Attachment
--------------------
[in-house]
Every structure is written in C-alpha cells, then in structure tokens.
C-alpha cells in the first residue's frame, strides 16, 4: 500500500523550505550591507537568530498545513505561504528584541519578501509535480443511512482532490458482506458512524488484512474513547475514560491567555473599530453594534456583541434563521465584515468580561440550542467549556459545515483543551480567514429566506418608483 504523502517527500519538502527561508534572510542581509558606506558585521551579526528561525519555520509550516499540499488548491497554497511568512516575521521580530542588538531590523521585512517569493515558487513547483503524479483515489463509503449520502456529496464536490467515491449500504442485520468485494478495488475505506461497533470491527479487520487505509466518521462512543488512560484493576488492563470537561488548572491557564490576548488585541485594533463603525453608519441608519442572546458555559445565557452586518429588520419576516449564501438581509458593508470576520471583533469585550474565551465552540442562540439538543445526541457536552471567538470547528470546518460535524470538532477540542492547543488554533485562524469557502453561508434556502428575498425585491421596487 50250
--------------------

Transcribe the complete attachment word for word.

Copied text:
[in-house]
Every structure is written in C-alpha cells, then in structure tokens.
C-alpha cells in the first residue's frame, strides 16, 4: 500500500523550505550591507537568530498545513505561504528584541519578501509535480443511512482532490458482506458512524488484512474513547475514560491567555473599530453594534456583541434563521465584515468580561440550542467549556459545515483543551480567514429566506418608483 504523502517527500519538502527561508534572510542581509558606506558585521551579526528561525519555520509550516499540499488548491497554497511568512516575521521580530542588538531590523521585512517569493515558487513547483503524479483515489463509503449520502456529496464536490467515491449500504442485520468485494478495488475505506461497533470491527479487520487505509466518521462512543488512560484493576488492563470537561488548572491557564490576548488585541485594533463603525453608519441608519442572546458555559445565557452586518429588520419576516449564501438581509458593508470576520471583533469585550474565551465552540442562540439538543445526541457536552471567538470547528470546518460535524470538532477540542492547543488554533485562524469557502453561508434556502428575498425585491421596487 50250